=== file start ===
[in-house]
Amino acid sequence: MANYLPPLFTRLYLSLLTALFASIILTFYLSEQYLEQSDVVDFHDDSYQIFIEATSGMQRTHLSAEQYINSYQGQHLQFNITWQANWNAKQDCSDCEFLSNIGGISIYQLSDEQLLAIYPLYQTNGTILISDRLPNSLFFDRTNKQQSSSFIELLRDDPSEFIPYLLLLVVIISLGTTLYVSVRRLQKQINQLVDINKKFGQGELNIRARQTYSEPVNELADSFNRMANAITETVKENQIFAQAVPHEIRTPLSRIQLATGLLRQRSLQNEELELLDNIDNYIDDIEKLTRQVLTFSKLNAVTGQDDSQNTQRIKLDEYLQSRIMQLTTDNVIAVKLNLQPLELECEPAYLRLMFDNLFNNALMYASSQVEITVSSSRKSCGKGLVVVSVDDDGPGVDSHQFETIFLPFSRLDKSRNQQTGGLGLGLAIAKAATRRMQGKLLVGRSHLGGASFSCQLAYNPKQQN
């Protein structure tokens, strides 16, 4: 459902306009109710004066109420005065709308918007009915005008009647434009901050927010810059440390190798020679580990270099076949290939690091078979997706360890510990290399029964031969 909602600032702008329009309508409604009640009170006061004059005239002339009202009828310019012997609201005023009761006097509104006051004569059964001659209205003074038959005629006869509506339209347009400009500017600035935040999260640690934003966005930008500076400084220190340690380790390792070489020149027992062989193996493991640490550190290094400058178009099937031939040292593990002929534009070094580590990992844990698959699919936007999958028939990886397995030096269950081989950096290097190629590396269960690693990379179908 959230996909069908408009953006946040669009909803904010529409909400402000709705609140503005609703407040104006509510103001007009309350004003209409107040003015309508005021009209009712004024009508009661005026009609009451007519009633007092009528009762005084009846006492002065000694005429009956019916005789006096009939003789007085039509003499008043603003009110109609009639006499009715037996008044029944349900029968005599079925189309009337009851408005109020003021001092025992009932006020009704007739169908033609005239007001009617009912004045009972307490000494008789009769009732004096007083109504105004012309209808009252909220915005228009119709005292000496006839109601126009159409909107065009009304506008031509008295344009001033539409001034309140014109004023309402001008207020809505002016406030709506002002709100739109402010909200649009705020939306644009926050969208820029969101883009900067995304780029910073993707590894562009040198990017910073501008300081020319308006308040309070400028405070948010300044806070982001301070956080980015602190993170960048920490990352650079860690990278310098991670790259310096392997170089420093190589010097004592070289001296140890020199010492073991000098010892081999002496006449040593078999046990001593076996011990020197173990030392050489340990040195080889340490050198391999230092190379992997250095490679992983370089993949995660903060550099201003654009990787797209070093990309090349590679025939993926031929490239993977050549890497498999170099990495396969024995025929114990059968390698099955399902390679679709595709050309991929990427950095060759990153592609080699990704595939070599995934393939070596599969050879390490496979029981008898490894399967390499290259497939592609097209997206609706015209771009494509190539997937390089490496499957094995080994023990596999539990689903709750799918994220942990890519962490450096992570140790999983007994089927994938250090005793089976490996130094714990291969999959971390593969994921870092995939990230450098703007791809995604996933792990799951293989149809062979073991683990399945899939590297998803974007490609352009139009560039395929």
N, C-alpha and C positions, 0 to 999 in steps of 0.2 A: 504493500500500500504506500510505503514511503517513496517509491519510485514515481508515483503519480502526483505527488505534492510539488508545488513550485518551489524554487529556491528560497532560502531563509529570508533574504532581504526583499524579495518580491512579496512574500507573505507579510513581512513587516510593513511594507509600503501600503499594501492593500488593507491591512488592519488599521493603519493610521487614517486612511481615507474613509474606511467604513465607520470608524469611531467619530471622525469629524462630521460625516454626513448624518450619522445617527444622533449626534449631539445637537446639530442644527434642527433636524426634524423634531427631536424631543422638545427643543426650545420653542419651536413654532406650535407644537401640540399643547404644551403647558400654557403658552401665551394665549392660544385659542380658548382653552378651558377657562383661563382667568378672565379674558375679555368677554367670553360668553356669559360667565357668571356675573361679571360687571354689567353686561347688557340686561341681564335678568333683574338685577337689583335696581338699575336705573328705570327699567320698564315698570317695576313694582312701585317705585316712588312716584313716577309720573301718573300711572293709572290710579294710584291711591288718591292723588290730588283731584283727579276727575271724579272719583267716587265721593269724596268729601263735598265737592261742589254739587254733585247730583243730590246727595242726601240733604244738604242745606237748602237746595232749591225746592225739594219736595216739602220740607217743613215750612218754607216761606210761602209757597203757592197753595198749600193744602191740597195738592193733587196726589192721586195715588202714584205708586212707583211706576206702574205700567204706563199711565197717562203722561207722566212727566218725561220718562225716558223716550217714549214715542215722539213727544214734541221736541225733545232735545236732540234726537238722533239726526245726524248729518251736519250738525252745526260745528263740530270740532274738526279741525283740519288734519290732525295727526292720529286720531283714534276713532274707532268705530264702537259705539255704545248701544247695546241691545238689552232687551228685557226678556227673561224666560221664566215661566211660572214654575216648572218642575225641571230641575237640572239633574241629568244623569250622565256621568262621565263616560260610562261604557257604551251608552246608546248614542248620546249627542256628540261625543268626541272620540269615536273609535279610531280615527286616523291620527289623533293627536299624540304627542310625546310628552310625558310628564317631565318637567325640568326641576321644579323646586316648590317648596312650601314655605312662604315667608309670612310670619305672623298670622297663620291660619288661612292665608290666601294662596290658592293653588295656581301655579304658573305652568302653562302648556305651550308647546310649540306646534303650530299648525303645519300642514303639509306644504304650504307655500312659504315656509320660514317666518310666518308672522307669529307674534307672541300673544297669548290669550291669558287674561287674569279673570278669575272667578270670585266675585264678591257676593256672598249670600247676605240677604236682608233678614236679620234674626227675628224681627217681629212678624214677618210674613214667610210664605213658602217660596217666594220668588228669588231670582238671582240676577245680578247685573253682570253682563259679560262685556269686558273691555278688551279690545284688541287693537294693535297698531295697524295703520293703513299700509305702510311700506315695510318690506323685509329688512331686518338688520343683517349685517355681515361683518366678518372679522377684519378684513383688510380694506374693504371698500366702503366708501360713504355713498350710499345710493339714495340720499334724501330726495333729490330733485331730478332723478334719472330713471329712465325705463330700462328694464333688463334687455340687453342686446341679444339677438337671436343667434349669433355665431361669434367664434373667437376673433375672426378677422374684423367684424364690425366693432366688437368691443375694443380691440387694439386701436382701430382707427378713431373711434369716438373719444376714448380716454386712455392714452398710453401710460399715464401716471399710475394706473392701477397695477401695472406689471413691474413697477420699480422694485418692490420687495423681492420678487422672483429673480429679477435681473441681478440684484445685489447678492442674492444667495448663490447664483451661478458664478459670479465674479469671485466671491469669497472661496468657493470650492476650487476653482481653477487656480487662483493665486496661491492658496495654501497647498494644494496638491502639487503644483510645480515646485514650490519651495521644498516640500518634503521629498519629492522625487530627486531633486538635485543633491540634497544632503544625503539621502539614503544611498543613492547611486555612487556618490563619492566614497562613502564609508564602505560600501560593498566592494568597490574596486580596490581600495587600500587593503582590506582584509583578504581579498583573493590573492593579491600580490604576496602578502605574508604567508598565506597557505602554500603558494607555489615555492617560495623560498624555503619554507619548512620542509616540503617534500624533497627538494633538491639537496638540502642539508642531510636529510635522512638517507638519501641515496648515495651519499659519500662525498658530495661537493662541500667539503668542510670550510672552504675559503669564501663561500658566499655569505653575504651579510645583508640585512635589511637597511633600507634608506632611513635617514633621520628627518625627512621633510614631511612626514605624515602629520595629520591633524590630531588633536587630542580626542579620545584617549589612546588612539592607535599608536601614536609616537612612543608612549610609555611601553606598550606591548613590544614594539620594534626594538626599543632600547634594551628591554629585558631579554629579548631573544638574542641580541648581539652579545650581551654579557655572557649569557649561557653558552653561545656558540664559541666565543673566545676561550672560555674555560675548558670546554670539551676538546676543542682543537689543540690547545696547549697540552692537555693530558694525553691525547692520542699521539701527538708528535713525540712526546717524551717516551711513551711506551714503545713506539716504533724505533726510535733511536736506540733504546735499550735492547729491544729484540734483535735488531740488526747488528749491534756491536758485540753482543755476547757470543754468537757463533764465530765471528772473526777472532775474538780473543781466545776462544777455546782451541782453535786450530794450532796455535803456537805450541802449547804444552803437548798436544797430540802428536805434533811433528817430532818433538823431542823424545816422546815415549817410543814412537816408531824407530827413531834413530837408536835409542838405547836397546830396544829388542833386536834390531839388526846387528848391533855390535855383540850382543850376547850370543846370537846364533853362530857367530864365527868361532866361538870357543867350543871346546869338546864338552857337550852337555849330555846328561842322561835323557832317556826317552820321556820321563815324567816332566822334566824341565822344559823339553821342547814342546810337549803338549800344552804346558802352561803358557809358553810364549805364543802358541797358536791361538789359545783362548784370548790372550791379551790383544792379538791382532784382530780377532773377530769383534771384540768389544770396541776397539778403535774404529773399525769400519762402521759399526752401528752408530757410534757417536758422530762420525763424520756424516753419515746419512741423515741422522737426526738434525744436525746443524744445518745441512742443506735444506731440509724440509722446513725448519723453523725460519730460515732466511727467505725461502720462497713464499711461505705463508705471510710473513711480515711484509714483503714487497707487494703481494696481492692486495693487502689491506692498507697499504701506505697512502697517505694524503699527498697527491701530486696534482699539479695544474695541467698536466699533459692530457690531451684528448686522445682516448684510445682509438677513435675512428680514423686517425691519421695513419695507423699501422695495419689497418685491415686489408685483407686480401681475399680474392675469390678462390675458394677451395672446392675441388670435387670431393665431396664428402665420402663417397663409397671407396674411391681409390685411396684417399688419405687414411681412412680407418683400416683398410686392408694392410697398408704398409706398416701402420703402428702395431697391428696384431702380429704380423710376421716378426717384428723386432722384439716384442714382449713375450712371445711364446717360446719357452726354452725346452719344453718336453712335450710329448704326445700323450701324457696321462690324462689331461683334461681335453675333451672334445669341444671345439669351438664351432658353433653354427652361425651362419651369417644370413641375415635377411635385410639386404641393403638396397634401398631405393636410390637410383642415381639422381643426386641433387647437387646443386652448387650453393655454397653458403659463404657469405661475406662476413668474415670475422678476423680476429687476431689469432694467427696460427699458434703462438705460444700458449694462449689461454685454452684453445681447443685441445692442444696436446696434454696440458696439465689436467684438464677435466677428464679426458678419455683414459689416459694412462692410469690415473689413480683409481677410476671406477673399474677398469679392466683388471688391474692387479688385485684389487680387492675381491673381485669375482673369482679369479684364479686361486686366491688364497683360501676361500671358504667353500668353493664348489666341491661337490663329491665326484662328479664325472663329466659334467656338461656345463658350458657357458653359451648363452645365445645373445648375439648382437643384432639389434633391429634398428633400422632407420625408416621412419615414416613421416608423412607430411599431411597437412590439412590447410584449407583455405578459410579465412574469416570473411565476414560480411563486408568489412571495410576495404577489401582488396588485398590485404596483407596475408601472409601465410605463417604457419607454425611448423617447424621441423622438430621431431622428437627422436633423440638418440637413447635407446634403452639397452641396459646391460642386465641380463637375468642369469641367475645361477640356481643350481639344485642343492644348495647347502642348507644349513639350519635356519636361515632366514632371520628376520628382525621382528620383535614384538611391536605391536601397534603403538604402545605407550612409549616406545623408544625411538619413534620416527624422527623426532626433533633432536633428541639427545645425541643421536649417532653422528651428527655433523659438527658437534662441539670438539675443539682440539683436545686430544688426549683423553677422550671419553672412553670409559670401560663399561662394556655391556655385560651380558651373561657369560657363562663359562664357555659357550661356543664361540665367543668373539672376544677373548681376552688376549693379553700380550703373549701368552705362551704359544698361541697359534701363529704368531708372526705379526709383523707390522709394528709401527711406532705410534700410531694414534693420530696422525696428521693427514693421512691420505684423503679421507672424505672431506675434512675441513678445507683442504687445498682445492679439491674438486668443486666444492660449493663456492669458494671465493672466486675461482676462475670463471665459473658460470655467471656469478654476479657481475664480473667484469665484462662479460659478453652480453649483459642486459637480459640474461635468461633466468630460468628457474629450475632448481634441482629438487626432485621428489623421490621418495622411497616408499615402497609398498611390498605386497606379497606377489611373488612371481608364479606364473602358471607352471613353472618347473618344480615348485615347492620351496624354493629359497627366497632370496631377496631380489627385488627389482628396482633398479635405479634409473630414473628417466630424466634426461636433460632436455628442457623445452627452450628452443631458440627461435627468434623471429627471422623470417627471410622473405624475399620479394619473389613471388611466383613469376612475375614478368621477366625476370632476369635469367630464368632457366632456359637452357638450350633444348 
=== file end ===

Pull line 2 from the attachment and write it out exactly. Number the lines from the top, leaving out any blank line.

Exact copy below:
Amino acid sequence: MANYLPPLFTRLYLSLLTALFASIILTFYLSEQYLEQSDVVDFHDDSYQIFIEATSGMQRTHLSAEQYINSYQGQHLQFNITWQANWNAKQDCSDCEFLSNIGGISIYQLSDEQLLAIYPLYQTNGTILISDRLPNSLFFDRTNKQQSSSFIELLRDDPSEFIPYLLLLVVIISLGTTLYVSVRRLQKQINQLVDINKKFGQGELNIRARQTYSEPVNELADSFNRMANAITETVKENQIFAQAVPHEIRTPLSRIQLATGLLRQRSLQNEELELLDNIDNYIDDIEKLTRQVLTFSKLNAVTGQDDSQNTQRIKLDEYLQSRIMQLTTDNVIAVKLNLQPLELECEPAYLRLMFDNLFNNALMYASSQVEITVSSSRKSCGKGLVVVSVDDDGPGVDSHQFETIFLPFSRLDKSRNQQTGGLGLGLAIAKAATRRMQGKLLVGRSHLGGASFSCQLAYNPKQQN